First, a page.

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The Bible, Same-Sex Sexual Activity, and the Parameters for Flourishing (Part 2)

By Chad Thornhill 

Part 1

Much also has been made of the Pauline passages which touch on the subject of same-sex sexual activity (Rom 1:26-27; 1 Cor 6:9-11; 1 Tim 1:9-10). We should remind ourselves, before attending briefly to these texts, that Paul shared this same first century Jewish context with Jesus. If Paul deviated significantly from the standard, traditional Jewish sexual ethics, we would expect to find a great deal of effort and care exerted in order to accomplish that end. What we find instead are numerous affirmations of that ethic.

“For this reason God gave them over to degrading passions; for their women exchanged the natural function for that which is unnatural, and in the same way also the men abandoned the natural function of the woman and burned in their desire toward one another, men with men committing indecent acts and receiving in their own persons the due penalty of their error” (Rom 1:26-27, NASB).

Perhaps the most famous Pauline condemnation of same-sex sexual activity comes here in Romans 1. There are, however, a handful of real interpretive issues related to this passage. Some have suggested that 1:18-32 actually sets out the opinion of Paul’s interlocutor, and thus is not even Paul himself speaking.[1] Romans is frequently recognized as a diatribe, where Paul interacts with his interlocutor (whether imagined or real), and so it is possible that he presents his interlocutor’s position here (an ancient rhetorical strategy known as prosopopoeia) at the beginning of the letter and begins his own response in 2:1. We do not have time to chase that rabbit here, but suffice it to say that if that is the case, Romans 1:26-27 loses considerable (i.e., all of its) force as it relates to our question about same-sex sexual activity. Second, there is also the question of what Paul means here by exchanging natural relations with unnatural ones. It has been suggested that Paul has something in mind here other than consensual same-sex sexual activity. If, however, pederasty, oppressive same-sex practices, or cultic sexual practices are in view, Paul has used rather obscure terminology to indicate this when clearer words were available to him. There would be clearer ways to express that idea than the way Paul has done here. That withstanding, legitimate questions persist concerning this particular text and its relation to our topic. In my estimation, other passages in Paul are clearer.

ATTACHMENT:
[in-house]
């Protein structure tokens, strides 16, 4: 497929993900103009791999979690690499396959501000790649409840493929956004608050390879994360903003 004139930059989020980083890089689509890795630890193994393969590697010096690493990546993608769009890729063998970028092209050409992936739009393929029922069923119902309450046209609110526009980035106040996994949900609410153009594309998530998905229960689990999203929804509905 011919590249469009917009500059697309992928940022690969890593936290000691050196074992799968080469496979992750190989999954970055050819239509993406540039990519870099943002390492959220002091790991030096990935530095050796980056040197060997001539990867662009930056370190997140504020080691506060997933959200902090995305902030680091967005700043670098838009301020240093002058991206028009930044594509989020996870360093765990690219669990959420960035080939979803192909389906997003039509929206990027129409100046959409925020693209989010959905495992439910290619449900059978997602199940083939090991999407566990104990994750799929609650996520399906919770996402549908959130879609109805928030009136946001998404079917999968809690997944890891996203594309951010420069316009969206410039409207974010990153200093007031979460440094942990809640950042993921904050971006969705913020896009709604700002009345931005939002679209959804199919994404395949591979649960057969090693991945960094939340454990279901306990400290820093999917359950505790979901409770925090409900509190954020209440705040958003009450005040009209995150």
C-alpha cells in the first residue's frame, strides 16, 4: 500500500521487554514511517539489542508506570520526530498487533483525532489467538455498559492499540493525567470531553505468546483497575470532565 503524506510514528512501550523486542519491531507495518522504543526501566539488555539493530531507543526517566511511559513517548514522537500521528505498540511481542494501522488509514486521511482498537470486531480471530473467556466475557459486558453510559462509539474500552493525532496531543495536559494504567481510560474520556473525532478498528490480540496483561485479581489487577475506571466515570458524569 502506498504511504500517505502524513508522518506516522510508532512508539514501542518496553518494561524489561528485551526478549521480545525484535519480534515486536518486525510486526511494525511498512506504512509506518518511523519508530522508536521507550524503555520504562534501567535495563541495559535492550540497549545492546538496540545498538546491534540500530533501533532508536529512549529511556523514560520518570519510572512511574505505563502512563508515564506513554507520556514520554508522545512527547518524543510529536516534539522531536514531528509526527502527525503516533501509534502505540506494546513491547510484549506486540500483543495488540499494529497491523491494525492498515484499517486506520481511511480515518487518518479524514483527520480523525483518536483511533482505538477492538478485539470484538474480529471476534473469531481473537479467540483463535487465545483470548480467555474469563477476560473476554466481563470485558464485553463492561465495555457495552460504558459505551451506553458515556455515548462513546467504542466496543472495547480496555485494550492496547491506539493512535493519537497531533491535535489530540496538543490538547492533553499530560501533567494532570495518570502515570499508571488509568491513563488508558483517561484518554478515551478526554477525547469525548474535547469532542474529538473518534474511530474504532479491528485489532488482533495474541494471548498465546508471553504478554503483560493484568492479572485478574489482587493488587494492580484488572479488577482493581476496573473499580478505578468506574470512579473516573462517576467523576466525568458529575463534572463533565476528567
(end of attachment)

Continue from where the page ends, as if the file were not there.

“For this reason a man shall leave his father and mother and shall be joined to his wife, and the two shall become one flesh” (Eph 5:31, NASB).

In terms of a positive example, Paul (who I take to be the voice of Ephesians) uses male-female marriage as a picture of the relationship of Christ and the Church and also affirms here the male-female nature of that union. For Paul, like Jesus, there was no consideration given to recognize same-sex unions or to validate same-sex sexual relations.

“But we know that the Law is good, if one uses it lawfully, realizing the fact that law is not made for a righteous person, but for those who are lawless and rebellious, for the ungodly and sinners, for the unholy and profane, for those who kill their fathers or mothers, for murderers and immoral men and homosexuals and kidnappers and liars and perjurers, and whatever else is contrary to sound teaching” (1 Tim 1:8-10, NASB).

The NASB does not render the key words here as clearly as it could. The terms here are likewise debated. The Greek word for “homosexual” is arsenokoitais. The term here is a compound of two terms found in Leviticus 20:13 and refers to a man who engages in sexual activity with another man. This same term appears also in 1 Corinthians 6, where it is paired with another debated term.

“Or do you not know that the unrighteous will not inherit the kingdom of God? Do not be deceived; neither fornicators, nor idolaters, nor adulterers, nor effeminate, nor homosexuals, nor thieves, nor the covetous, nor drunkards, nor revilers, nor swindlers, will inherit the kingdom of God. Such were some of you; but you were washed, but you were sanctified, but you were justified in the name of the Lord Jesus Christ and in the Spirit of our God.” (1 Cor 6:9-11, NASB)